The moment we create an intelligence that surpasses our own, the genie would be out of the bottle. It would lead us to think in radically different ways and perhaps alter the future course of our species. Would this new intelligence be benevolent or evil? Scientists have called this moment the technological singularity. It’s a barrier beyond which we cannot predict what will happen, much like the unfathomable singularity in the heart of a black hole.
So far, all of our efforts to create a thinking machine have failed. Computers do exactly what they’re instructed to do, with no original thought of their own. That spark of creativity seems to be missing. IBM’s Watson is an interesting computer program that learns problem solving from interactions with humans, but even Watson fails the Turing test for human-like intelligence. Theoretical science has suggested a shortcut: what if we were able to download a human mind to the machine?
Computing power is increasing at an exponential rate. Processors get more powerful, while data memory and storage grow in capability and drop in cost. At the same time, cortical implant technology is advancing at an incredible pace, allowing the deaf to hear, the blind to see, and even helping the paralyzed to move their limbs again. Amazing as this is, we’re still not able to connect to the actual thinking part of the brain. In The Matrix, users ‘jacked in’ with a plug in their head. Unfortunately, to connect to the executive functions of the brain, we will probably have to get a lot more invasive.
If we are able to overcome the remaining obstacles to human/machine interfacing, what would the first human upload be like? Would it be just a copy, a shadow of the memories and experiences of that individual? Even that might be incredibly useful. Imagine being able to ask the memory of Einstein for advice. Everyone could have a copy of Warren Buffet operating as their personal financial advisor. The knowledge of great minds in every field could be preserved and consulted, even after their death.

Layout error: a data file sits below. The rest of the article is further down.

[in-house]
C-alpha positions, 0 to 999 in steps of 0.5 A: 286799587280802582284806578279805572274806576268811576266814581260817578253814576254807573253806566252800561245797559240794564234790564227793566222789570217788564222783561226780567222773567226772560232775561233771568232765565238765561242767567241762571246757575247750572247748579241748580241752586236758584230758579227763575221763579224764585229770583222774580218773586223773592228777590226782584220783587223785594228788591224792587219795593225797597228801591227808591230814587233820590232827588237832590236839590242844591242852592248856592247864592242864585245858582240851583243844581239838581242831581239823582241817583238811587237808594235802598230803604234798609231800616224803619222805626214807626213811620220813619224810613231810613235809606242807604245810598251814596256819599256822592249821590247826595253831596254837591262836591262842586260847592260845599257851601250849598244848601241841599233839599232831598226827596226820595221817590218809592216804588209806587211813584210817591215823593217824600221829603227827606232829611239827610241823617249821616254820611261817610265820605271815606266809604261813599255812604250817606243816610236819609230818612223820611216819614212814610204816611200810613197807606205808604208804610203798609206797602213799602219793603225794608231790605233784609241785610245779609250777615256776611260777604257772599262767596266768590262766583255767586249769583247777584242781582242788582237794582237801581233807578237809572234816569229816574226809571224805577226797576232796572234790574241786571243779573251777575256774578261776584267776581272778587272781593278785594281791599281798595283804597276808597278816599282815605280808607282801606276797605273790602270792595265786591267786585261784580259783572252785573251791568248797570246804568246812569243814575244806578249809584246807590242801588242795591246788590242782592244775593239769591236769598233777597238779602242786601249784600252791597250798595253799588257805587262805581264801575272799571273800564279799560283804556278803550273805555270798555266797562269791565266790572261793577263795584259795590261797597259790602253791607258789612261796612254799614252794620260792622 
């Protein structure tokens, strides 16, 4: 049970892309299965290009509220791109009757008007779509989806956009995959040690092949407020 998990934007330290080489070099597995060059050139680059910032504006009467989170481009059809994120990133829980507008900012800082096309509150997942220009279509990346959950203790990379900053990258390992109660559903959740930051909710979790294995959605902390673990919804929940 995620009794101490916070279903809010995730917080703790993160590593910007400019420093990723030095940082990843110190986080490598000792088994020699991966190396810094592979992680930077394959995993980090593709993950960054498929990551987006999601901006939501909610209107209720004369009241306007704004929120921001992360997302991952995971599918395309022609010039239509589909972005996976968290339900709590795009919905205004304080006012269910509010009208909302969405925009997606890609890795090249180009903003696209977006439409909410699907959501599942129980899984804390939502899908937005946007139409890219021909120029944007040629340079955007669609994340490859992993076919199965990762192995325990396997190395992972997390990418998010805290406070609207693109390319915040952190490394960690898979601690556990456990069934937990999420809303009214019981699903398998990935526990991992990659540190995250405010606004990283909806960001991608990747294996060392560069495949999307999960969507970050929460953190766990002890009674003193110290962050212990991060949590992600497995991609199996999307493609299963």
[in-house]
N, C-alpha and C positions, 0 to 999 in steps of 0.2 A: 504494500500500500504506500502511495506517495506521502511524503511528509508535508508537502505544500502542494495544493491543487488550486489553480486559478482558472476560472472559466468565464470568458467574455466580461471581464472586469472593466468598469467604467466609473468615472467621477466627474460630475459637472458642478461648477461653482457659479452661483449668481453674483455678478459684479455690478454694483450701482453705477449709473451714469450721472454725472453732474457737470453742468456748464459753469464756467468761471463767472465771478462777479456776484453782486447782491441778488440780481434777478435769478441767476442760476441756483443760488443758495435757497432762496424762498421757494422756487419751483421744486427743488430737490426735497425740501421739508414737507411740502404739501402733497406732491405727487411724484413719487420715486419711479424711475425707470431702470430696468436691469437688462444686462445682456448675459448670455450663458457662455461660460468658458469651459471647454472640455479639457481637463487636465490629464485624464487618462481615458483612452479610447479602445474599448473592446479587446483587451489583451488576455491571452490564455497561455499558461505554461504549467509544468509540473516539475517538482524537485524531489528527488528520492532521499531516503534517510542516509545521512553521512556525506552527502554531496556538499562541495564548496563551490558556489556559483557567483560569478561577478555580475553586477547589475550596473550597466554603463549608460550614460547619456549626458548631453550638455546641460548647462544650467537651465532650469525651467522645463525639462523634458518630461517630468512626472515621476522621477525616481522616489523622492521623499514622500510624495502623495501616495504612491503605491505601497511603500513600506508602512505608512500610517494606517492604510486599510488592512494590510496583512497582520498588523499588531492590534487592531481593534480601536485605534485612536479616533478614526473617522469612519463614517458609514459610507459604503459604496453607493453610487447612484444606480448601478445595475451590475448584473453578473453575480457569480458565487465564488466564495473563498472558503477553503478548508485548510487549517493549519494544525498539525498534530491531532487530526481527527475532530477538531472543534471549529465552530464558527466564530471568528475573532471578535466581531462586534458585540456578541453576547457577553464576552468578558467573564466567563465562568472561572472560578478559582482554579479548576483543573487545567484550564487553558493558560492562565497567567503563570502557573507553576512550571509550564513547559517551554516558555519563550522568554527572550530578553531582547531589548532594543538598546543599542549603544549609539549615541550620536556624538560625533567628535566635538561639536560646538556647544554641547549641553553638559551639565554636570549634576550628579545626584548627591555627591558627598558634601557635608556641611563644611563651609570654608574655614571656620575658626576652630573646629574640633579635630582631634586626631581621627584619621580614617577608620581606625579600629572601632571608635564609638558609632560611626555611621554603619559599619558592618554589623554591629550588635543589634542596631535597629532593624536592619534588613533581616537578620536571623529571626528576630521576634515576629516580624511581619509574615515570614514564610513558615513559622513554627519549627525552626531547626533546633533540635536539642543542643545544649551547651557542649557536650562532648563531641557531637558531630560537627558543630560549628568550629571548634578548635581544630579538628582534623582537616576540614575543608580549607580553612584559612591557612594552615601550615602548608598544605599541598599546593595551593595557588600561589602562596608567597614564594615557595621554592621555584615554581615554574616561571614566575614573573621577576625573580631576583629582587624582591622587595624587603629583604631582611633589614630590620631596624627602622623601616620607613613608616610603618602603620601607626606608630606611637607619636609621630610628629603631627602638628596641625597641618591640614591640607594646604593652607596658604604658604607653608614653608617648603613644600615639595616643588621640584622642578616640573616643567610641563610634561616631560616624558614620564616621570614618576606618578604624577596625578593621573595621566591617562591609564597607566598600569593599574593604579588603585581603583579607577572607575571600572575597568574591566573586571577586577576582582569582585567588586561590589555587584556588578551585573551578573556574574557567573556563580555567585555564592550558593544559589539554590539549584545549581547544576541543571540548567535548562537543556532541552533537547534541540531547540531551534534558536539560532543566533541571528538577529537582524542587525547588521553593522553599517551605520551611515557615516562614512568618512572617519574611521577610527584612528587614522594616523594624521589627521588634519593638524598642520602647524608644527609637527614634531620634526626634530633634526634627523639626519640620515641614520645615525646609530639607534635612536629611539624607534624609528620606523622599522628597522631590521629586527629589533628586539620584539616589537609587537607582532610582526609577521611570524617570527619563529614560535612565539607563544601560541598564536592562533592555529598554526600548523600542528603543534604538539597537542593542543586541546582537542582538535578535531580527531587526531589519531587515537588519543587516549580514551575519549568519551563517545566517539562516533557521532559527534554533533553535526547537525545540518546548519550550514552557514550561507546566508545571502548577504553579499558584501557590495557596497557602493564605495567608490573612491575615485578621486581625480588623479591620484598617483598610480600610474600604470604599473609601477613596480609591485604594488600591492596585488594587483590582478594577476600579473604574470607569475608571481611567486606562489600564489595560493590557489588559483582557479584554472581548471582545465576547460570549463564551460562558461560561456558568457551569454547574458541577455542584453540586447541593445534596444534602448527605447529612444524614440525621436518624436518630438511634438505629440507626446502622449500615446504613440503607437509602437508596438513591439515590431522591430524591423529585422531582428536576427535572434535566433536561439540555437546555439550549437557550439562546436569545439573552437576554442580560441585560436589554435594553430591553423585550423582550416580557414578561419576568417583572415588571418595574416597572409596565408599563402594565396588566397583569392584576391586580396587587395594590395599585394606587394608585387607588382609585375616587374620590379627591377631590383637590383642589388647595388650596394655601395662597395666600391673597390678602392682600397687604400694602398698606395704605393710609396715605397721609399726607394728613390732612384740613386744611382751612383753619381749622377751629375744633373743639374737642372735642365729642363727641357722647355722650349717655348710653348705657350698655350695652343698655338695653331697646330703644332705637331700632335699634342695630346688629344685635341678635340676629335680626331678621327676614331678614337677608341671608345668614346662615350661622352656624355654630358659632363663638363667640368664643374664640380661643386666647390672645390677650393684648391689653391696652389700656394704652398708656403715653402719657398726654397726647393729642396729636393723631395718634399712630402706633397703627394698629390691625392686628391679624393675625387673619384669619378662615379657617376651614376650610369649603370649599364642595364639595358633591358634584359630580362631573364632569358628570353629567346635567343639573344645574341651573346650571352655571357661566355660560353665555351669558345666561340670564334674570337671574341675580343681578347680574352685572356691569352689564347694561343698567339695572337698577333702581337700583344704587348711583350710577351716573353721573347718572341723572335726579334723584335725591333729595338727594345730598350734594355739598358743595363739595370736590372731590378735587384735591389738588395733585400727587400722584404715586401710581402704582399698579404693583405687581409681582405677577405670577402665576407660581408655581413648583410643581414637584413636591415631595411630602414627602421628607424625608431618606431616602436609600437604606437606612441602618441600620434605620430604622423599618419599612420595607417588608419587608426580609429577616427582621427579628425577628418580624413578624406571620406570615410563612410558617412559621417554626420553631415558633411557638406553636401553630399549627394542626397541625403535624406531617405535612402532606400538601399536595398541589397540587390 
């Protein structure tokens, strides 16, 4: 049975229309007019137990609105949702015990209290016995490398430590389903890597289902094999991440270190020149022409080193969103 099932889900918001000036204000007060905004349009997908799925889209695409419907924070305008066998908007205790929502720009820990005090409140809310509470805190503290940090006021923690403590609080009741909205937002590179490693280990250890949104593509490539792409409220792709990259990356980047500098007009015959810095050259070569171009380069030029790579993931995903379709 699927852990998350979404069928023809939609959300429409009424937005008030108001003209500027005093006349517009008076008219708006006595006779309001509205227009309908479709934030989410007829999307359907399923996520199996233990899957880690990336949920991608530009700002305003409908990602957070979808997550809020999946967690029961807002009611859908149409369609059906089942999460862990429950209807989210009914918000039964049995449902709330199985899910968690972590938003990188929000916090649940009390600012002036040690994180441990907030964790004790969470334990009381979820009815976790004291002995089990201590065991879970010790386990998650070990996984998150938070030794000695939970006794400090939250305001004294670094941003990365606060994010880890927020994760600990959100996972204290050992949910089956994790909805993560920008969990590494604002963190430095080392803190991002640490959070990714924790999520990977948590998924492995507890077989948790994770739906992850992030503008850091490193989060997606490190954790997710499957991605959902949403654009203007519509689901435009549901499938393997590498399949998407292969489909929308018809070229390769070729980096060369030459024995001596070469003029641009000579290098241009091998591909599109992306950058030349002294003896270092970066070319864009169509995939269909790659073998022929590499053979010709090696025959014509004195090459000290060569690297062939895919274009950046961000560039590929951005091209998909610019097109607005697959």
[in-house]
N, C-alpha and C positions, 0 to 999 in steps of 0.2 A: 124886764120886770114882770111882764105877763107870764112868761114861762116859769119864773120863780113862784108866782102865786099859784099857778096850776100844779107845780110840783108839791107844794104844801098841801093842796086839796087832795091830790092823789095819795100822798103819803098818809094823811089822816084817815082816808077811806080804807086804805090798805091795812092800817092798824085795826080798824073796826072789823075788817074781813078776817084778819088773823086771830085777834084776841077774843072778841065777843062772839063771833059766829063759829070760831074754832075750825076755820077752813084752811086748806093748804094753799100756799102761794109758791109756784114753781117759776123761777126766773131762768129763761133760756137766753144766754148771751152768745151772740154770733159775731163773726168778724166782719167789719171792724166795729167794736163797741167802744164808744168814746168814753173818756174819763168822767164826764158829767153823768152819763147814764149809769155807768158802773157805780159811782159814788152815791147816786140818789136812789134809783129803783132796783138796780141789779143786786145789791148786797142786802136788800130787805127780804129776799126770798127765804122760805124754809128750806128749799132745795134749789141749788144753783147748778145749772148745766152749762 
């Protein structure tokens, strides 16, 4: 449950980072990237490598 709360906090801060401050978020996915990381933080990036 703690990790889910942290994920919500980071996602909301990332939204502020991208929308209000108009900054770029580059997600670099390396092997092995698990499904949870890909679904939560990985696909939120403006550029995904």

Take one step further down the rabbit hole and imagine that when a mind is uploaded, the whole consciousness could be transferred, as well as the personality and memories. The union of mind and machine is the primary concept of scientist and author Ray Kurzweil‘s body of work, including The Singularity is Near: When Humans Transcend Biology. In Kurzweil’s view, the technological singularity will be when we can blend the human mind and machine into a single entity, which he thinks could happen as soon as 2045.
The possibilities of being able to upload yourself to a machine are astounding. If we could translate our thought patterns into some form that can be moved, we could travel easily through a network to other locations. The term “telecommuting” would probably be insufficient to describe downloading your mind to a robot working in hazardous conditions, such as at crushing sea depths, inside an operating nuclear reactor, or in the vacuum of space. For that matter, without all this fragile biology to care for, long space journeys would suddenly be possible. Doctors could transfer to a remote surgery unit for emergencies in rural towns, and patients could upload to a virtual waiting room, sparing themselves pain and the possibility of death on the table.